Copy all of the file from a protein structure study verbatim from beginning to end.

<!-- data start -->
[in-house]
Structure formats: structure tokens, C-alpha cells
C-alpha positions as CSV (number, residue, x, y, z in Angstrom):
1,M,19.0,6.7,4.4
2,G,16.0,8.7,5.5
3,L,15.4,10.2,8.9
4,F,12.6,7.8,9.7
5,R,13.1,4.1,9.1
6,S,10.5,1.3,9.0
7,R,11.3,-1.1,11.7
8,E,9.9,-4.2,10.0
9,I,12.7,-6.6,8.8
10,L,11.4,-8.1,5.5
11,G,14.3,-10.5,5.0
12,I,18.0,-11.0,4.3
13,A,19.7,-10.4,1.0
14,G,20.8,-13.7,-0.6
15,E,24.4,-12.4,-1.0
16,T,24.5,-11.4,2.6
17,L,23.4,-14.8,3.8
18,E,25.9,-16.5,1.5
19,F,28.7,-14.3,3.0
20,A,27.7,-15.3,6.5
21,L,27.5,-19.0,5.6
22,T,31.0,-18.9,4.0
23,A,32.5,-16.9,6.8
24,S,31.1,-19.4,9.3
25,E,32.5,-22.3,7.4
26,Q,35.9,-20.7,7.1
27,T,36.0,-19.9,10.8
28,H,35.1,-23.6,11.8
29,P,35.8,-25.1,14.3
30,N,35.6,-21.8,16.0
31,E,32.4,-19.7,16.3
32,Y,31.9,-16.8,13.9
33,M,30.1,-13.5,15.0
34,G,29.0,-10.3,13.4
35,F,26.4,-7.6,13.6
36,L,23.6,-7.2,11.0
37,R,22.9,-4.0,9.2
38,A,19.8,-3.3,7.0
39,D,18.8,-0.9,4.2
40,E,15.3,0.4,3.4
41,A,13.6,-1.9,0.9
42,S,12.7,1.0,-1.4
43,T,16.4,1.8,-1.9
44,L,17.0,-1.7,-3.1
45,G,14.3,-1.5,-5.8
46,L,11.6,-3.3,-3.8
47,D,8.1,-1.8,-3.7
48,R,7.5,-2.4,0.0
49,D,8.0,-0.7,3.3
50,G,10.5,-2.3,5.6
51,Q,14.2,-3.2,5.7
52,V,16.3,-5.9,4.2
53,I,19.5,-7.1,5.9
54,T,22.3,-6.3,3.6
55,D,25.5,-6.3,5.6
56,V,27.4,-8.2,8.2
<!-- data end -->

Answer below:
[in-house]
Structure formats: structure tokens, C-alpha cells
C-alpha positions as CSV (number, residue, x, y, z in Angstrom):
1,M,19.0,6.7,4.4
2,G,16.0,8.7,5.5
3,L,15.4,10.2,8.9
4,F,12.6,7.8,9.7
5,R,13.1,4.1,9.1
6,S,10.5,1.3,9.0
7,R,11.3,-1.1,11.7
8,E,9.9,-4.2,10.0
9,I,12.7,-6.6,8.8
10,L,11.4,-8.1,5.5
11,G,14.3,-10.5,5.0
12,I,18.0,-11.0,4.3
13,A,19.7,-10.4,1.0
14,G,20.8,-13.7,-0.6
15,E,24.4,-12.4,-1.0
16,T,24.5,-11.4,2.6
17,L,23.4,-14.8,3.8
18,E,25.9,-16.5,1.5
19,F,28.7,-14.3,3.0
20,A,27.7,-15.3,6.5
21,L,27.5,-19.0,5.6
22,T,31.0,-18.9,4.0
23,A,32.5,-16.9,6.8
24,S,31.1,-19.4,9.3
25,E,32.5,-22.3,7.4
26,Q,35.9,-20.7,7.1
27,T,36.0,-19.9,10.8
28,H,35.1,-23.6,11.8
29,P,35.8,-25.1,14.3
30,N,35.6,-21.8,16.0
31,E,32.4,-19.7,16.3
32,Y,31.9,-16.8,13.9
33,M,30.1,-13.5,15.0
34,G,29.0,-10.3,13.4
35,F,26.4,-7.6,13.6
36,L,23.6,-7.2,11.0
37,R,22.9,-4.0,9.2
38,A,19.8,-3.3,7.0
39,D,18.8,-0.9,4.2
40,E,15.3,0.4,3.4
41,A,13.6,-1.9,0.9
42,S,12.7,1.0,-1.4
43,T,16.4,1.8,-1.9
44,L,17.0,-1.7,-3.1
45,G,14.3,-1.5,-5.8
46,L,11.6,-3.3,-3.8
47,D,8.1,-1.8,-3.7
48,R,7.5,-2.4,0.0
49,D,8.0,-0.7,3.3
50,G,10.5,-2.3,5.6
51,Q,14.2,-3.2,5.7
52,V,16.3,-5.9,4.2
53,I,19.5,-7.1,5.9
54,T,22.3,-6.3,3.6
55,D,25.5,-6.3,5.6
56,V,27.4,-8.2,8.2